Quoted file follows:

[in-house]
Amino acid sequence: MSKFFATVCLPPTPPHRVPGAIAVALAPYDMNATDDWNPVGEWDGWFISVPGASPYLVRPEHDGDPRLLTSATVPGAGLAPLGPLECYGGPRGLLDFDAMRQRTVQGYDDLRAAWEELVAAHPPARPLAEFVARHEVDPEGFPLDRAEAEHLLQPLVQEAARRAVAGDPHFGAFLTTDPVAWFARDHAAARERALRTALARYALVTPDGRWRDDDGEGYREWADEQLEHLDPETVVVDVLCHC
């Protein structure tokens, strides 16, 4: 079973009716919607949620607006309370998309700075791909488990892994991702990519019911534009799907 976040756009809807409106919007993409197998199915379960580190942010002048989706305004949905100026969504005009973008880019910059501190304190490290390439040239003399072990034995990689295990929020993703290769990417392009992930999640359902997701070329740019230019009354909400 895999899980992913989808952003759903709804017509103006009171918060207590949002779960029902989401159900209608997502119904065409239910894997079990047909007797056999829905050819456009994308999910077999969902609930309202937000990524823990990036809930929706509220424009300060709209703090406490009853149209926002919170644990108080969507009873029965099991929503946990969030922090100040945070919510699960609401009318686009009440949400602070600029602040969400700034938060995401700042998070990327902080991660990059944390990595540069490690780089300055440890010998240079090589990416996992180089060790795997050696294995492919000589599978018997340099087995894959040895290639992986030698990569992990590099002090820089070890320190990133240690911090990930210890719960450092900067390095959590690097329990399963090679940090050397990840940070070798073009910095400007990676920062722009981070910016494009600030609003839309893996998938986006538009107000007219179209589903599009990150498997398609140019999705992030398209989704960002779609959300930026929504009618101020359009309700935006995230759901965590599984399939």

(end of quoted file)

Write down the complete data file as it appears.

[in-house]
Amino acid sequence: MSKFFATVCLPPTPPHRVPGAIAVALAPYDMNATDDWNPVGEWDGWFISVPGASPYLVRPEHDGDPRLLTSATVPGAGLAPLGPLECYGGPRGLLDFDAMRQRTVQGYDDLRAAWEELVAAHPPARPLAEFVARHEVDPEGFPLDRAEAEHLLQPLVQEAARRAVAGDPHFGAFLTTDPVAWFARDHAAARERALRTALARYALVTPDGRWRDDDGEGYREWADEQLEHLDPETVVVDVLCHC
């Protein structure tokens, strides 16, 4: 079973009716919607949620607006309370998309700075791909488990892994991702990519019911534009799907 976040756009809807409106919007993409197998199915379960580190942010002048989706305004949905100026969504005009973008880019910059501190304190490290390439040239003399072990034995990689295990929020993703290769990417392009992930999640359902997701070329740019230019009354909400 895999899980992913989808952003759903709804017509103006009171918060207590949002779960029902989401159900209608997502119904065409239910894997079990047909007797056999829905050819456009994308999910077999969902609930309202937000990524823990990036809930929706509220424009300060709209703090406490009853149209926002919170644990108080969507009873029965099991929503946990969030922090100040945070919510699960609401009318686009009440949400602070600029602040969400700034938060995401700042998070990327902080991660990059944390990595540069490690780089300055440890010998240079090589990416996992180089060790795997050696294995492919000589599978018997340099087995894959040895290639992986030698990569992990590099002090820089070890320190990133240690911090990930210890719960450092900067390095959590690097329990399963090679940090050397990840940070070798073009910095400007990676920062722009981070910016494009600030609003839309893996998938986006538009107000007219179209589903599009990150498997398609140019999705992030398209989704960002779609959300930026929504009618101020359009309700935006995230759901965590599984399939």